1

There is a very simple answer regarding the diagram "Additional loss in dB caused by standing waves." It shows the fraction of the power sent into the cable that is converted to heat. (The rest is delivered to the antenna.) We could measure voltage, current and phase to compute power at both ends. There would be an additional loss if the ...


2

The question addresses a persistent confusion which is widespread especially in the ham radio community and can be tracked down to some published material (here no names!) and has survived since many years. However, a clarification can be straightforward and does not require complicated math. This answer starts from the “Total Feedline Loss” equation that ...


0

Yes, you can if the feeder length is right. It should be around 1/4 of the operating wavelength or any odd multitudes of 1/4 (i.e. 3/4, 5/4, and so on). For example, if the feeder length (measured from the feed point to the point where it touches the ground for the first time) is in the range of 0.2 - 0.3 wavelength, you can do quite OK without a current ...


2

This model makes two simplifying assumptions: losses are uniform throughout the transmission line, and there is a lossless tuner between the transmitter and the feedline adjusted such that the transmitter sees a matched load The first assumption isn't directly relevant to your question and is discussed in more details in the answer you linked. Now about ...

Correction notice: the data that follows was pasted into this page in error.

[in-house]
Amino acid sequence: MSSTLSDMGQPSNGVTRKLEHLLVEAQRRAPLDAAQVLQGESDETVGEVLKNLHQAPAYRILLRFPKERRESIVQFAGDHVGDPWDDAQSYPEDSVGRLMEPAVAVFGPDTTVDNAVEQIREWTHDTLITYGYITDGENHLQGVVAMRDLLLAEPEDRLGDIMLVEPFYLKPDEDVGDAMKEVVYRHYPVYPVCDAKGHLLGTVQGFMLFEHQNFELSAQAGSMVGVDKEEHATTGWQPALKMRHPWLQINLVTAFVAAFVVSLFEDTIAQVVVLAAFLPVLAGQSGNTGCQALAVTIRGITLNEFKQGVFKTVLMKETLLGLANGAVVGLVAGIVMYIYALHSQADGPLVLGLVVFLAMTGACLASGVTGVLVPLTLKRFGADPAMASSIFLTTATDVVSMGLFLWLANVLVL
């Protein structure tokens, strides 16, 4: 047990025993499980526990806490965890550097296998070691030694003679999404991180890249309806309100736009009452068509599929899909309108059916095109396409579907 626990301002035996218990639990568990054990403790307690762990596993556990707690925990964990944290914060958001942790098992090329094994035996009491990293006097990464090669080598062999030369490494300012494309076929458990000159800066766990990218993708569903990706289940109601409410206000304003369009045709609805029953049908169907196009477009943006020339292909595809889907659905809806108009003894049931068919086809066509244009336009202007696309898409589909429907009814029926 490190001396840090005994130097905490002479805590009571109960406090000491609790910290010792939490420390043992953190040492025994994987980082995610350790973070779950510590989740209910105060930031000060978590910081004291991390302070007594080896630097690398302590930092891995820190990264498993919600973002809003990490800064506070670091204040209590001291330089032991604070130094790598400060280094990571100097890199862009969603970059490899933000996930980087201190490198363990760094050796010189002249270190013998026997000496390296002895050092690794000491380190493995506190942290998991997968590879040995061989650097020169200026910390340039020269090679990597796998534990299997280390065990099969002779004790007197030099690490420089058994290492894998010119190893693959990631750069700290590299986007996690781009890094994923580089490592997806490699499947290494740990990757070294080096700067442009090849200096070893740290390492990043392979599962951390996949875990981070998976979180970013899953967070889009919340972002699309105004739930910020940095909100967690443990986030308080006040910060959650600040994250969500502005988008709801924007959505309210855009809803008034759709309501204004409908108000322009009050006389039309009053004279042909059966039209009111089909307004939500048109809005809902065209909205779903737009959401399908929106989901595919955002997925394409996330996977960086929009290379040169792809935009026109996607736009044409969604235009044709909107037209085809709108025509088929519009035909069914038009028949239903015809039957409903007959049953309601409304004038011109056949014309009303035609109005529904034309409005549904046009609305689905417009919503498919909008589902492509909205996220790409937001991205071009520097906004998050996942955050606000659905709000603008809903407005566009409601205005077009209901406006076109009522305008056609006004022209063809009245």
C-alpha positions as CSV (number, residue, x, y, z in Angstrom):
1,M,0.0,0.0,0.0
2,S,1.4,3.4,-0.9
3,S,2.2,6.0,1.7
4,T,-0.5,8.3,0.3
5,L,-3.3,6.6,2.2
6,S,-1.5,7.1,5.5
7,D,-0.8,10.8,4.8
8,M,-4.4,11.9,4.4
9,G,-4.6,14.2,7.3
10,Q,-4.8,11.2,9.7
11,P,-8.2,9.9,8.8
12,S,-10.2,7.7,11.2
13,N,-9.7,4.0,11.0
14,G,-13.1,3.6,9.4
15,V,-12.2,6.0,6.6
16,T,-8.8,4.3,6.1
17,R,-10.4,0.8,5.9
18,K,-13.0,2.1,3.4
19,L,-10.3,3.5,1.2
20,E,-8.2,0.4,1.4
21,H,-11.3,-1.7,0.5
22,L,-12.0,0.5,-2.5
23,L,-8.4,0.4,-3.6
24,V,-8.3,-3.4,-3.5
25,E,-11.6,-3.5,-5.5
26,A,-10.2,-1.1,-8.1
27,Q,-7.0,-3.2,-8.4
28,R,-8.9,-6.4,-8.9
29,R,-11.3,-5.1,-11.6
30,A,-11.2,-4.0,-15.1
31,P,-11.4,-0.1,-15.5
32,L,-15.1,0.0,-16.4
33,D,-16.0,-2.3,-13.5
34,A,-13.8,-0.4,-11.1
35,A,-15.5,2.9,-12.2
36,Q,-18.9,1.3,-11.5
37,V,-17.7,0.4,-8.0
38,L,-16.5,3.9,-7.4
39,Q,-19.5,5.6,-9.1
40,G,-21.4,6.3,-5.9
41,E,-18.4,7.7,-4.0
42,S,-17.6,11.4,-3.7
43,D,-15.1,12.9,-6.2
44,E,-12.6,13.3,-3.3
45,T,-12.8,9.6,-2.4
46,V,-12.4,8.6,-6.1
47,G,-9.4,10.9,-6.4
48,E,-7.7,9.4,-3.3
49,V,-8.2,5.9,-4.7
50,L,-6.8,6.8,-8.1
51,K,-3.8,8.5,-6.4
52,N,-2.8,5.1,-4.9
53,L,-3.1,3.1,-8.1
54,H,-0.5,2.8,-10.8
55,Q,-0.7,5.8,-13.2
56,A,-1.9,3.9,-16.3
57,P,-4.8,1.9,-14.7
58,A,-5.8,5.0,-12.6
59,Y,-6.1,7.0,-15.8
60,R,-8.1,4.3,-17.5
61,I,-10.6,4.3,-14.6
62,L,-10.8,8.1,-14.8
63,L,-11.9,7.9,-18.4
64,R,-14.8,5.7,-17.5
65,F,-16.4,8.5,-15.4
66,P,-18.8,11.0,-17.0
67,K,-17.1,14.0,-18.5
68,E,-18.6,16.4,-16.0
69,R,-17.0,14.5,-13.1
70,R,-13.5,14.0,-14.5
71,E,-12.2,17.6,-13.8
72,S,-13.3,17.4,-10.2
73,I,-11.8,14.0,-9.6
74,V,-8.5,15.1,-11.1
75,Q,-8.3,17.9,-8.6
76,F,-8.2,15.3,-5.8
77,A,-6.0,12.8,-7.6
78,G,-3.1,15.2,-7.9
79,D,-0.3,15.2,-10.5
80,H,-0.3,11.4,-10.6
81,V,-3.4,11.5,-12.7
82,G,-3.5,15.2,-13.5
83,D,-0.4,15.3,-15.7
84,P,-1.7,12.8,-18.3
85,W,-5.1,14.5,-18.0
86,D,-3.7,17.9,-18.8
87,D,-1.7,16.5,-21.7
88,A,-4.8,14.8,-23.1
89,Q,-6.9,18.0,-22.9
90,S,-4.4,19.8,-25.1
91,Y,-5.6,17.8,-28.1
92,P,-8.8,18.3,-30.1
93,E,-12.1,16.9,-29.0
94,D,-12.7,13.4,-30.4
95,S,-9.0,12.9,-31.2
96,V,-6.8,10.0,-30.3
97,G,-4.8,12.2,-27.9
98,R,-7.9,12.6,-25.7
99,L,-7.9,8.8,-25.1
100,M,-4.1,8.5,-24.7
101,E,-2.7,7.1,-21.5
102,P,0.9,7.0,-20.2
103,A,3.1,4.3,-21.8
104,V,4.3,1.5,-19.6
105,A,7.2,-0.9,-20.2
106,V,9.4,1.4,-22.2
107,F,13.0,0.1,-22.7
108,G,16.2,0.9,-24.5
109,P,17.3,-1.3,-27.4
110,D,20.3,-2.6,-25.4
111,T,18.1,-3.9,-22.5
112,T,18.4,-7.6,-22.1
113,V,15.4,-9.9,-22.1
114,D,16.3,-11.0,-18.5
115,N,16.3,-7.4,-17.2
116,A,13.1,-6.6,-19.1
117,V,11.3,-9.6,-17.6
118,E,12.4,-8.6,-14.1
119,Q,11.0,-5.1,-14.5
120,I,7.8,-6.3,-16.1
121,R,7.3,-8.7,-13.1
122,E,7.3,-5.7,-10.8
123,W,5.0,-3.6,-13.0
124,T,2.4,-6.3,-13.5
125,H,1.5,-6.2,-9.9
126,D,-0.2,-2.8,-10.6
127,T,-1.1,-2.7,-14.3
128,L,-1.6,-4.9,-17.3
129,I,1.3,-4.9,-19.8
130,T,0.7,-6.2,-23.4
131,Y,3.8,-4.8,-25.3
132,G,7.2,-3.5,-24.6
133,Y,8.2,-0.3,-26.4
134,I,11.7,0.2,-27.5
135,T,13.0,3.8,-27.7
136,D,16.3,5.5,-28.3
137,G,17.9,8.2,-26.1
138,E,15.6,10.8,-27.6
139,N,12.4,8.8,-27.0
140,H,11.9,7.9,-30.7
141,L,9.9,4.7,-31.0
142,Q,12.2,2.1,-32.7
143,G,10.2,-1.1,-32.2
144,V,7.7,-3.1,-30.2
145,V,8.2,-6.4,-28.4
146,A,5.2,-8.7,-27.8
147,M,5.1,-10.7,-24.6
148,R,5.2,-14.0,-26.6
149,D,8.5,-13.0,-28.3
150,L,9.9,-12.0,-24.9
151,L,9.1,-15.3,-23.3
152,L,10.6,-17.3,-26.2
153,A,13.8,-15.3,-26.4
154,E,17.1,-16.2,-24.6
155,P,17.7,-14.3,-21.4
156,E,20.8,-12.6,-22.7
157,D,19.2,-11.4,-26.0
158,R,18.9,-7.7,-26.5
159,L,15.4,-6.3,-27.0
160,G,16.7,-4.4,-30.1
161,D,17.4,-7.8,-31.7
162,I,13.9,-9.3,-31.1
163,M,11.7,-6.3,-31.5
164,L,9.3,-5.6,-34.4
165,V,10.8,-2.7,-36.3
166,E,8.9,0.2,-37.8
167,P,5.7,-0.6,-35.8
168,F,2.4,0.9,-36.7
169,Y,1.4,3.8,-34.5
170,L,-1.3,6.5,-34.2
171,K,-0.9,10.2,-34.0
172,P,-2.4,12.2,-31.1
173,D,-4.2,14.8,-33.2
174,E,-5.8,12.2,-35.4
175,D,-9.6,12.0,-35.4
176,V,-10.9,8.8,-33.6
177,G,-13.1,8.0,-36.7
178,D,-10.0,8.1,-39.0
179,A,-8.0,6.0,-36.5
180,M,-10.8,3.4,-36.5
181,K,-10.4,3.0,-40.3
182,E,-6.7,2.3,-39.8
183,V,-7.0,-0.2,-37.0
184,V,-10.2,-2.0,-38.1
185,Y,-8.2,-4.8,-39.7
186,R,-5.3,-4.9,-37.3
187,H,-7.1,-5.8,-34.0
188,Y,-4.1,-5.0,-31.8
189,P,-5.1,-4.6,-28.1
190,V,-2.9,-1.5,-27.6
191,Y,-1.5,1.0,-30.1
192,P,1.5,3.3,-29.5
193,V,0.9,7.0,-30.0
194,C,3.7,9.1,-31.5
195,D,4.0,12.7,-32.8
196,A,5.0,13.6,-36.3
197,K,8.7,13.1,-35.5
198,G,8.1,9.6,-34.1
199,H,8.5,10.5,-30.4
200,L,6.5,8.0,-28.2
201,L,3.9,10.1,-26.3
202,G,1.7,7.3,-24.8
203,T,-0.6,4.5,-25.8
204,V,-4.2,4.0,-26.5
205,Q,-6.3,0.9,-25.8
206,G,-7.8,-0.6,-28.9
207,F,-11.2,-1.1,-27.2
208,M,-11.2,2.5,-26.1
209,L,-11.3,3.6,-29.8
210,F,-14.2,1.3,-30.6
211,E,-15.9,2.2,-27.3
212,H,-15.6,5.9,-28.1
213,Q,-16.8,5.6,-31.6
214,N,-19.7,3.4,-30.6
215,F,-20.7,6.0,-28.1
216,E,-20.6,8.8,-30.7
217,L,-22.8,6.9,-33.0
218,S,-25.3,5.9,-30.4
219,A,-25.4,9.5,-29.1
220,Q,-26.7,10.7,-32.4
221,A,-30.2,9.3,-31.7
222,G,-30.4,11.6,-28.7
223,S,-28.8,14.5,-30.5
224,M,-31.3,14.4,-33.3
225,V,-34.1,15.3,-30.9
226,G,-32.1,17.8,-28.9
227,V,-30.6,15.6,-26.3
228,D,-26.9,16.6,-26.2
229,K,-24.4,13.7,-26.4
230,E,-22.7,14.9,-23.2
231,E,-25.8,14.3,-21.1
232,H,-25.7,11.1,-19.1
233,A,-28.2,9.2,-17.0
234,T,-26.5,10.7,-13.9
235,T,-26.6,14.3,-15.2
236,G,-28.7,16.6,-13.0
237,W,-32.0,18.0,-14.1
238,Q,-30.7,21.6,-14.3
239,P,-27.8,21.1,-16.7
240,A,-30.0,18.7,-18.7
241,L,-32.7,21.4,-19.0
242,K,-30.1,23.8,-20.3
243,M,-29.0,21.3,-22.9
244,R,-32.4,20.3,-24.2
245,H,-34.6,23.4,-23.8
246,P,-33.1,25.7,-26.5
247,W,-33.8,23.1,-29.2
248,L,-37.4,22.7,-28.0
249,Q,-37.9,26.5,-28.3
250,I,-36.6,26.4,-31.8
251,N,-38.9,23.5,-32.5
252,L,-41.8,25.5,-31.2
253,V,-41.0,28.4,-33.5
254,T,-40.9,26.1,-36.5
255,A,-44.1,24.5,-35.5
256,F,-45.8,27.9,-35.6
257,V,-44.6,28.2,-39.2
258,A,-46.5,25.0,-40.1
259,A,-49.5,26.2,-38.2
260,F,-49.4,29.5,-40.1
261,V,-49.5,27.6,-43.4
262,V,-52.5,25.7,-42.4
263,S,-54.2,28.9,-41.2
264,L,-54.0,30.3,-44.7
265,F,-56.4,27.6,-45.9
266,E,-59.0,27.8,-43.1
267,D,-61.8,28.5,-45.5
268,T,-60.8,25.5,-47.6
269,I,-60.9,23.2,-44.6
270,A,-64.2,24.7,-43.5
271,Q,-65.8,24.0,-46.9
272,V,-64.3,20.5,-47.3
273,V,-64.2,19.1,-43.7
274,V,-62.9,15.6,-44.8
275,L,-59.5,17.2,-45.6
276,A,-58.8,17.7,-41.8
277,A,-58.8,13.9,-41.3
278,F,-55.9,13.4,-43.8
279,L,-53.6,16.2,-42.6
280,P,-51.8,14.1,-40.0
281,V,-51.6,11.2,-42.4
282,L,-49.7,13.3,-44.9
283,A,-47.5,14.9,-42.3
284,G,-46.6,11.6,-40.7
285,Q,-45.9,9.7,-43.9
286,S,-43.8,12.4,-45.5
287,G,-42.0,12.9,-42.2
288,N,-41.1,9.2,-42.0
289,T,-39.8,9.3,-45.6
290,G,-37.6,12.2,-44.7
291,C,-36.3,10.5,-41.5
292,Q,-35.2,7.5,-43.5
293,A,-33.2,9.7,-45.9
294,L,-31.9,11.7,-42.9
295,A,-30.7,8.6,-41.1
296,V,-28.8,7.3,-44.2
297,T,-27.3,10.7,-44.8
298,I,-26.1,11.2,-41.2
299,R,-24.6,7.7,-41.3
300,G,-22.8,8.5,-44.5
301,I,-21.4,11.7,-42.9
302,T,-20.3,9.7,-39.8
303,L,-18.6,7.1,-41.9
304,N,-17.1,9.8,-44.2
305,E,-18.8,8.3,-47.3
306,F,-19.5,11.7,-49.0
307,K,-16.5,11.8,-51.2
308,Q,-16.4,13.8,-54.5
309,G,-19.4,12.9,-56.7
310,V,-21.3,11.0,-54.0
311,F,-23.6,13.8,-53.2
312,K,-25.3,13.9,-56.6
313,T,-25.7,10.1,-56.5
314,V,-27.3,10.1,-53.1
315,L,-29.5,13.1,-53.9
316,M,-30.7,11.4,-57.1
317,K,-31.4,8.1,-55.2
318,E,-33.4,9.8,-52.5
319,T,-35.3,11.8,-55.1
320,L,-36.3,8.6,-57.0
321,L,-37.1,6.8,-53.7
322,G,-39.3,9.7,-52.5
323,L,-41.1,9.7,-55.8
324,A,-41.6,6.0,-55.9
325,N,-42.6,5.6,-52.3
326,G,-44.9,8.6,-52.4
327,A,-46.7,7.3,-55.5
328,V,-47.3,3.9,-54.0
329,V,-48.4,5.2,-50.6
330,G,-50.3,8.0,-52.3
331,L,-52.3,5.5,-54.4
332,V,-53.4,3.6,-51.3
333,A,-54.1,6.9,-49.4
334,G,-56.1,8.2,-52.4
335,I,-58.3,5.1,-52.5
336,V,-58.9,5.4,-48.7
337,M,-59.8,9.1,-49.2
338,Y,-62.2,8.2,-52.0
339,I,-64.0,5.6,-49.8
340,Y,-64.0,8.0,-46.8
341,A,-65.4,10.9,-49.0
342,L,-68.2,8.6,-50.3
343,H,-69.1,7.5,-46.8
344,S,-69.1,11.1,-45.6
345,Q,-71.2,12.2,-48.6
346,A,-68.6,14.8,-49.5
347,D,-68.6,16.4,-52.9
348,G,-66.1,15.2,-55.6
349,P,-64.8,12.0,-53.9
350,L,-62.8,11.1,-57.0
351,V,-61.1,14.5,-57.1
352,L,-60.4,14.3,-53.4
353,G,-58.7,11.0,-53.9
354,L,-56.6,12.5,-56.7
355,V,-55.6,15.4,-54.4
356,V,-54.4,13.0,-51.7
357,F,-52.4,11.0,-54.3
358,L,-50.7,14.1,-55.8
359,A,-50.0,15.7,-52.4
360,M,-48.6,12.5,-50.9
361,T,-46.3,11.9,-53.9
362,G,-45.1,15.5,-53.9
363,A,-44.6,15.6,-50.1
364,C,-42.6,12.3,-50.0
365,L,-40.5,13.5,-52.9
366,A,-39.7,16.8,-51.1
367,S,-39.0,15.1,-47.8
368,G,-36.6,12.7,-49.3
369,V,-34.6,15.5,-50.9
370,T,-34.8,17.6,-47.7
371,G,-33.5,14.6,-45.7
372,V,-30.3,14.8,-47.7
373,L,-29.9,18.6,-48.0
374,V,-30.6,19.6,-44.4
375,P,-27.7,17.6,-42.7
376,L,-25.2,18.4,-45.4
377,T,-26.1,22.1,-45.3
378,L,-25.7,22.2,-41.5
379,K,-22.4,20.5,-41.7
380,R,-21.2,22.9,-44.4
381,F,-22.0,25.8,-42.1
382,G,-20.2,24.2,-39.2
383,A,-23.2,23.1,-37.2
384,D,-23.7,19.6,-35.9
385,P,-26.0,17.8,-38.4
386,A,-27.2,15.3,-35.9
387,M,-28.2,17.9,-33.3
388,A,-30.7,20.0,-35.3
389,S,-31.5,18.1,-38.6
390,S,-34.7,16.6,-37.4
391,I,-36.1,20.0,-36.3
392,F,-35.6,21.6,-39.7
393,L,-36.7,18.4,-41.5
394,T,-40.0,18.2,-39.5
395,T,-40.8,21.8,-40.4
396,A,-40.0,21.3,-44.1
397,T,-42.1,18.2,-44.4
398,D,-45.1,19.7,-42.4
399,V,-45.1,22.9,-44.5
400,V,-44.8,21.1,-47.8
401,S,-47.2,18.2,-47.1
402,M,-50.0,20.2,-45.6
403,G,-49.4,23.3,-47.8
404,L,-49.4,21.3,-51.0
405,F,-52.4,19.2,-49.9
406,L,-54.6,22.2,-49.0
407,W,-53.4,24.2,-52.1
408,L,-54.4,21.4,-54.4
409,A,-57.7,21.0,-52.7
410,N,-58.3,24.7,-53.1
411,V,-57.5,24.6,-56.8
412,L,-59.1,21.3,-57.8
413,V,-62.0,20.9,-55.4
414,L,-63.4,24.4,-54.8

-5

The difference is that a (perfect) transmitter is trying to drive some (oscillating) current into or out of the feedline. Any reflected voltage coming back will bounce off a source trying to drive that junction to a different voltage, if it's out of phase. Or be amplified if it meets an in phase source. A receiver's passive impedance just eats the incoming ...


4

Let's say the antenna impedance on a given frequency is 100 Ohm, the feedline is lossless 50 Ohm, the transceiver input impedance is 50 Ohm. Between the antenna feed point and the feedline SWR = 2, 11% reflected power. This is a bit of dangerous thinking, because the distance between the antenna feedpoint and the feedline is zero. As such there can be no ...


2

I think you've answered your own question. In case a, with an antenna with 2:1 SWR and an otherwise lossless system, 11% of the power will be reflected and re-radiated by the antenna, so 89% makes it to the receiver. In case b, all of the power will be delivered to the receiver. Antennas are reciprocal, so all losses in transmit are the same as losses in ...


1

If the antenna isn't lossless (e.g. not superconducting), then some of the received RF energy reflected back into the antenna due a feedpoint mismatch will eventually be dissipated as heat in the antenna, or re-radiated as RF. But for received signals this is possibly only a loss of nanoWatts or picoWatts. However, not only is reflected signal energy ...